Other children, however, really disliked online learning. Some might have struggled to grasp concepts that were given via remote instruction. Working only on the computer might have been frustrating to them. Maybe they thrived in writing out problems or working hands-on.
If a child loves online learning, then an online reading program could seem like a fun option to help them catch up to peers. Children who are tech-inclined also could favor a computer-based reading program.
Parents who watched their child struggle with online learning, though, could be hesitant to try an online reading program. However, some reading programs like Readability provide auditory and visual components to appeal to different types of learners. Look for programs that also provide a free trial period; this can help parents decide if their computer reluctant child would enjoy the program.
Content Matters: Is the Program Interesting?
One of the most important components of any successful reading program is the one that many parents probably don’t think about much. Is the program interesting?
While an online reading program for kids could check all the boxes, if it doesn’t interest the child, is it useful? One publishing expert advised that parents should let children pick their own books. The advice is sound, as most adults read books that interest them, and children should be free to explore ideas and stories that appeal to them, too. Maybe the benefit of choosing also could influence their attitude towards reading.
If the reading program has stories that are geared towards a child much younger or just not any fun, will a child be motivated to engage with the content? This issue is, again, why parents may wish to look at programs that offer a free trial period.
Children want to read stories that interest them and that are engaging. Colorful illustrations and interactive features also could help grab their attention. Children who struggle to read also don’t necessarily want to read content that is written for a younger audience. While an eight-year-old may read at a much younger level, they might not want to read content that is designed for that younger audience. Children want to read what their peers read, so parents may look for programs that take this to heart.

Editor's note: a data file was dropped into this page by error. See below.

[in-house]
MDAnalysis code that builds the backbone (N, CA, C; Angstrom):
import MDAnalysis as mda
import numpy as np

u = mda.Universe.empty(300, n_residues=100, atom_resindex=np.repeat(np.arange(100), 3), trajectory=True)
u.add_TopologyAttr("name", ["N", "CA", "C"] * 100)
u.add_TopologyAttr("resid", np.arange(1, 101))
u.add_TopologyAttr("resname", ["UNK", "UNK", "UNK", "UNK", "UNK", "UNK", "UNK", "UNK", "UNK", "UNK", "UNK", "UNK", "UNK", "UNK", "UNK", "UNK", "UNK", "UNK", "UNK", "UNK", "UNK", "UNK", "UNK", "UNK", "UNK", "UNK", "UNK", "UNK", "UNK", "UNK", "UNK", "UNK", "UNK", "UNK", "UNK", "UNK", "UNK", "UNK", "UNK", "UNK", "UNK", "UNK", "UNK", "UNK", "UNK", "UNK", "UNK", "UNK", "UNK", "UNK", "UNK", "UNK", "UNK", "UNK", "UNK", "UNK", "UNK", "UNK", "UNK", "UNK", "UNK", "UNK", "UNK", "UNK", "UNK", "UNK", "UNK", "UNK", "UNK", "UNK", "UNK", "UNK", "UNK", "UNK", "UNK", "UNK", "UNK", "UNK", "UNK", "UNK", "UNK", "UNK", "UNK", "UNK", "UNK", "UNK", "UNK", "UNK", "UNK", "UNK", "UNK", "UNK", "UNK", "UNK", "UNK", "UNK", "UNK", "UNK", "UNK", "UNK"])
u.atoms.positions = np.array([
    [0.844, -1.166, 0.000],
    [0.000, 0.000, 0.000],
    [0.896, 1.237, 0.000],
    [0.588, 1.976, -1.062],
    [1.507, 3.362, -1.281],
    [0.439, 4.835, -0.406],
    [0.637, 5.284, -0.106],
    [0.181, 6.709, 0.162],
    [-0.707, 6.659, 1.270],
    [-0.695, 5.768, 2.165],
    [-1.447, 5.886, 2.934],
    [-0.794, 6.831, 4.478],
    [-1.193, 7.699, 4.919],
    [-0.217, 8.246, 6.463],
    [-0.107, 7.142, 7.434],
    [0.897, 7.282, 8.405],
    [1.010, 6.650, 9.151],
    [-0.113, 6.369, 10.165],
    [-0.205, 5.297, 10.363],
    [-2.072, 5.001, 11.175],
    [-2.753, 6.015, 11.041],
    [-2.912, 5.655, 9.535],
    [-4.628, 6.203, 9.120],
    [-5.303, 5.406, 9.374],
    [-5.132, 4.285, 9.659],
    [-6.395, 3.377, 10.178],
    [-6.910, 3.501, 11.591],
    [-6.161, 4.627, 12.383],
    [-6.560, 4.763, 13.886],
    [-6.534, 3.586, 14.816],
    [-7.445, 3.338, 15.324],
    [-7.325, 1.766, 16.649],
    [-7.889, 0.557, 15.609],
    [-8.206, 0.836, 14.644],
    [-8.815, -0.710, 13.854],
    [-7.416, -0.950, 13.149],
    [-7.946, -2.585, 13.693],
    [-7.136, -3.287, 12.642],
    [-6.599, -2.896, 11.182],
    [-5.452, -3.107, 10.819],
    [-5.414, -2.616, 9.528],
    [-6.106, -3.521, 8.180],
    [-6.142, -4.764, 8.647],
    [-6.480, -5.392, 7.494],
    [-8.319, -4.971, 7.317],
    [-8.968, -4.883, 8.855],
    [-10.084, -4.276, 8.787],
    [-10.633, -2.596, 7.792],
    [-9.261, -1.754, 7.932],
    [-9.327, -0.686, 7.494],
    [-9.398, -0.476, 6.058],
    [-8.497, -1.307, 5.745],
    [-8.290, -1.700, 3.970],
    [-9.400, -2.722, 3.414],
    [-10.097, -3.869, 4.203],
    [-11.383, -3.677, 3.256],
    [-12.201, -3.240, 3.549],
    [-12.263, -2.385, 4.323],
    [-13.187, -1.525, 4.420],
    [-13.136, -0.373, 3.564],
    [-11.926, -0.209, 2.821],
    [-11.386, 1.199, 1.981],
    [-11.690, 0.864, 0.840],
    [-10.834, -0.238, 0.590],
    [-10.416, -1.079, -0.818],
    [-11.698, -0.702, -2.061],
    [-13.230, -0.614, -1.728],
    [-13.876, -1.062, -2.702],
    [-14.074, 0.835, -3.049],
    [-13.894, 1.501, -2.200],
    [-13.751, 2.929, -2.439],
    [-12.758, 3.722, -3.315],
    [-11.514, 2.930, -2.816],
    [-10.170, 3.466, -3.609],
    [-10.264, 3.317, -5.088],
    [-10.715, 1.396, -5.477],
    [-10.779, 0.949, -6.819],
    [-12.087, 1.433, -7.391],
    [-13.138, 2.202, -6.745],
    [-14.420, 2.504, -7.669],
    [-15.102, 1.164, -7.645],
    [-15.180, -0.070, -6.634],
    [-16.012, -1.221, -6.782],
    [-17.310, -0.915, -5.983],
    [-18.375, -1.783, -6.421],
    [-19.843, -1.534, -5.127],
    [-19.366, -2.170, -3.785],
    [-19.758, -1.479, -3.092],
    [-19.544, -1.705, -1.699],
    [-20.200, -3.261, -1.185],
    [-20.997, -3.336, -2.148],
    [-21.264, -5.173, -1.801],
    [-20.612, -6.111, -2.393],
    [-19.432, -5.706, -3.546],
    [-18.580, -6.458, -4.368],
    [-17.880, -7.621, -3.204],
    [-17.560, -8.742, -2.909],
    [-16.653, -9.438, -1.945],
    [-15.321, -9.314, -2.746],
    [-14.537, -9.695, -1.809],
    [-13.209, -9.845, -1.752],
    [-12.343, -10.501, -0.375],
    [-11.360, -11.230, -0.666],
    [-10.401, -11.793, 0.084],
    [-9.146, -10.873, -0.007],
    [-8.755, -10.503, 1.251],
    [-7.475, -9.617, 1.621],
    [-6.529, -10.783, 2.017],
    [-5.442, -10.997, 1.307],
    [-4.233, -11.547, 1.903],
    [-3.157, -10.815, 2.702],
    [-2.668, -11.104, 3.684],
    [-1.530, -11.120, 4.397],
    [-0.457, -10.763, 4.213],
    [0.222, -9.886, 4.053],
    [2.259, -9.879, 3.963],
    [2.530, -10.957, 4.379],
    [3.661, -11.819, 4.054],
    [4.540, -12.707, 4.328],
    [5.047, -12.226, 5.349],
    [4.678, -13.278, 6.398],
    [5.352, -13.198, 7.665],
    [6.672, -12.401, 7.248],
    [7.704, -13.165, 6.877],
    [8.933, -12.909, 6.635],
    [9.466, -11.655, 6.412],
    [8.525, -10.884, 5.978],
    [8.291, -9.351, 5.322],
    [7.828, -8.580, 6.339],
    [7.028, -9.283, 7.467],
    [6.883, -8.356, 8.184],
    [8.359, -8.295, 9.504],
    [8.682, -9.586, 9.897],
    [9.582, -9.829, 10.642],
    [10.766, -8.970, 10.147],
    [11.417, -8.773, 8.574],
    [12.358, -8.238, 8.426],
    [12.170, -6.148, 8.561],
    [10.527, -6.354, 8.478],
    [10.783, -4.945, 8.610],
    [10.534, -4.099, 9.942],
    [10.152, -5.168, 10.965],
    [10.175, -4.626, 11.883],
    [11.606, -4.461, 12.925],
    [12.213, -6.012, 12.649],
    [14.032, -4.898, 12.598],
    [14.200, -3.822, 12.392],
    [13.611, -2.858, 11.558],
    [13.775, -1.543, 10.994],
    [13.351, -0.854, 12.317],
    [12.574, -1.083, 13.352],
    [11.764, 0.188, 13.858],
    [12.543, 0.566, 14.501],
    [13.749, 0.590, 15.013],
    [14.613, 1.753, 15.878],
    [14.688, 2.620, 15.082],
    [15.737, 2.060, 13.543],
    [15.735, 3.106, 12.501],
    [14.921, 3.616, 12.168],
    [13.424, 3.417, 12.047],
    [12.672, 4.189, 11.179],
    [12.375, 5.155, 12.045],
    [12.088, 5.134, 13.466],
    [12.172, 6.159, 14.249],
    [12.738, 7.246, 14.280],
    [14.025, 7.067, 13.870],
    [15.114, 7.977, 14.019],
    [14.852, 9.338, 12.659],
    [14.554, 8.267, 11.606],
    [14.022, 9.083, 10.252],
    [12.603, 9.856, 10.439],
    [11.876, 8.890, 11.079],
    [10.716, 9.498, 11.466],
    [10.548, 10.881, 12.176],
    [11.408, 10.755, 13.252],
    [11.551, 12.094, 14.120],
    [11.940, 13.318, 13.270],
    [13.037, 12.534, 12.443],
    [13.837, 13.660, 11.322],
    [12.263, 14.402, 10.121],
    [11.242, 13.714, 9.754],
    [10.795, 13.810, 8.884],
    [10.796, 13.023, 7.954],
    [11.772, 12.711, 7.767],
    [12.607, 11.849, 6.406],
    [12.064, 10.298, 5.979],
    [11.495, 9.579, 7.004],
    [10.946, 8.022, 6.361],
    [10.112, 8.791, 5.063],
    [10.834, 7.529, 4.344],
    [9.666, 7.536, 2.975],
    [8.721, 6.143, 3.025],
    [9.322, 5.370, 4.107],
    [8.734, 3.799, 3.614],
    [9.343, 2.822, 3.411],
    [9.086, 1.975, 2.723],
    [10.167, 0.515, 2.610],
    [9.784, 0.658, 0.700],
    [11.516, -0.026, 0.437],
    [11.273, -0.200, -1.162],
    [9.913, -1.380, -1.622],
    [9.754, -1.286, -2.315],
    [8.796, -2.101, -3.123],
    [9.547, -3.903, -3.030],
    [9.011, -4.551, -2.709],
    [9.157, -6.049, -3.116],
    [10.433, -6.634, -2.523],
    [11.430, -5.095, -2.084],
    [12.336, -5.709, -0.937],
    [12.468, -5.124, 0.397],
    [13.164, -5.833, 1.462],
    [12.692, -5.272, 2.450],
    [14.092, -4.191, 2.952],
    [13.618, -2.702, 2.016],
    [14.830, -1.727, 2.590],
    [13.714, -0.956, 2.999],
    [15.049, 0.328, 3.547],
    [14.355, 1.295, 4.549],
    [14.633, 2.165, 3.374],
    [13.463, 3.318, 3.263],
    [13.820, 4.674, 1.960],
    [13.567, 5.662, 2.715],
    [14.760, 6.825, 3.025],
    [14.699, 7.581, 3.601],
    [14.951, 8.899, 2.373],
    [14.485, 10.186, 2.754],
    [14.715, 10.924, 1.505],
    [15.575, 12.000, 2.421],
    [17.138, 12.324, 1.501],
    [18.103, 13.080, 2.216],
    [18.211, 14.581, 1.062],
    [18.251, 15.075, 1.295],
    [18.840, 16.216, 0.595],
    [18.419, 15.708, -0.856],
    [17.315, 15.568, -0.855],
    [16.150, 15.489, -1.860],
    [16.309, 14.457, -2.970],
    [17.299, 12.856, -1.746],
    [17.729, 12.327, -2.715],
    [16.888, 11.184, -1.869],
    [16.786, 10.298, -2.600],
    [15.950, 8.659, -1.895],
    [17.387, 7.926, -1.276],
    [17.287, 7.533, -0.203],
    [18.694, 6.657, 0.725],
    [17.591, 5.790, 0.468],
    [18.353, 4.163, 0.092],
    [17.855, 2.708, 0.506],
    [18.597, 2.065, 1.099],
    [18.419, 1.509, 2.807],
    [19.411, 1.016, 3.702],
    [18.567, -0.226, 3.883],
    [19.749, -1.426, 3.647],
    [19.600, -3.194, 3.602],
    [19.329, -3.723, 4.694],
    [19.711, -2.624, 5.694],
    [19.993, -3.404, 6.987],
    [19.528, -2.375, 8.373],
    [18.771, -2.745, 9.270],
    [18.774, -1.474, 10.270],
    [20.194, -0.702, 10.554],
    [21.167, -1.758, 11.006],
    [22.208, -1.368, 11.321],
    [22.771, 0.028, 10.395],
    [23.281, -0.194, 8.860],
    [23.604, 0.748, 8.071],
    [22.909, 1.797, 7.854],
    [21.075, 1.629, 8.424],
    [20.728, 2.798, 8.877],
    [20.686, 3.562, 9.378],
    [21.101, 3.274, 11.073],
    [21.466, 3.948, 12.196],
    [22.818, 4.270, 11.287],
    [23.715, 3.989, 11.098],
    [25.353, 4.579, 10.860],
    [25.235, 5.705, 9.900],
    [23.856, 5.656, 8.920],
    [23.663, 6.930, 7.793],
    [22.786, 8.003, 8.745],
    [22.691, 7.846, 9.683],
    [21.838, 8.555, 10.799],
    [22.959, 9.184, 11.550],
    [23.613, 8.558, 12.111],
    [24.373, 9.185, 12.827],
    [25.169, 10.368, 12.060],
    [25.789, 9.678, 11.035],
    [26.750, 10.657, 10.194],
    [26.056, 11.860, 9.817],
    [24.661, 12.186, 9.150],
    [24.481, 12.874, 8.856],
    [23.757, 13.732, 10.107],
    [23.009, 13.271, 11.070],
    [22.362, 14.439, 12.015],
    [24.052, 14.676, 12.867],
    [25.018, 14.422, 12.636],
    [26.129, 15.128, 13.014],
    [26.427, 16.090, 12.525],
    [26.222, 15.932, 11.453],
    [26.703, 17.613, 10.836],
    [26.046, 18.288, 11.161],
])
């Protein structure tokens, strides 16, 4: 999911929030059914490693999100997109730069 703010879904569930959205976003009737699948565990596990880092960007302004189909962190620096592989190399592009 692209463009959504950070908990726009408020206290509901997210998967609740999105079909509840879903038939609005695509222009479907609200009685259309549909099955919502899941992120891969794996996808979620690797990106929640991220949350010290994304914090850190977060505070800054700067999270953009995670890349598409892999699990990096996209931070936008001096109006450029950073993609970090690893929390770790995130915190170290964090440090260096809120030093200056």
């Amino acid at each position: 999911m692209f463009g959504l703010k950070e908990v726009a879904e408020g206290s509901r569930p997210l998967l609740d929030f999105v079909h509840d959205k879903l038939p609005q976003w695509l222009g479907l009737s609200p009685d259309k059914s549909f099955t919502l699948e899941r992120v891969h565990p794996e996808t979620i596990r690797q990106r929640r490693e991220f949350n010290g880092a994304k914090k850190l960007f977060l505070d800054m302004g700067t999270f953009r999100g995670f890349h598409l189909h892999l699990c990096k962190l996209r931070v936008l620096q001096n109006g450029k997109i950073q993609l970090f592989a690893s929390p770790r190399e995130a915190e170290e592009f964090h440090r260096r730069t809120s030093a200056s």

The Data: Parents Need to Know that It’s Working!
Even if a reading program addresses the child’s reading struggles, how do parents even know the reading program is working? Parents want to see results, they want to understand that the program is beneficial and that their child is improving.
Reading programs should provide parents with the data they need to evaluate a child’s progress. For example, Readability provides a Parent Dashboard. This is a hub of information for parents to review their child’s progress on the program. The Dashboard provides data related to the child’s reading level, their progress, and how long they engaged with the program. Information from Readability also can be sent to the child’s teacher.
Parents also will want to talk to the child’s teacher to ensure that the progress they see via the app has been demonstrated in the classroom, too. Readability’s reading reports can help open a dialogue between the parents and the teacher regarding a child’s reading progress.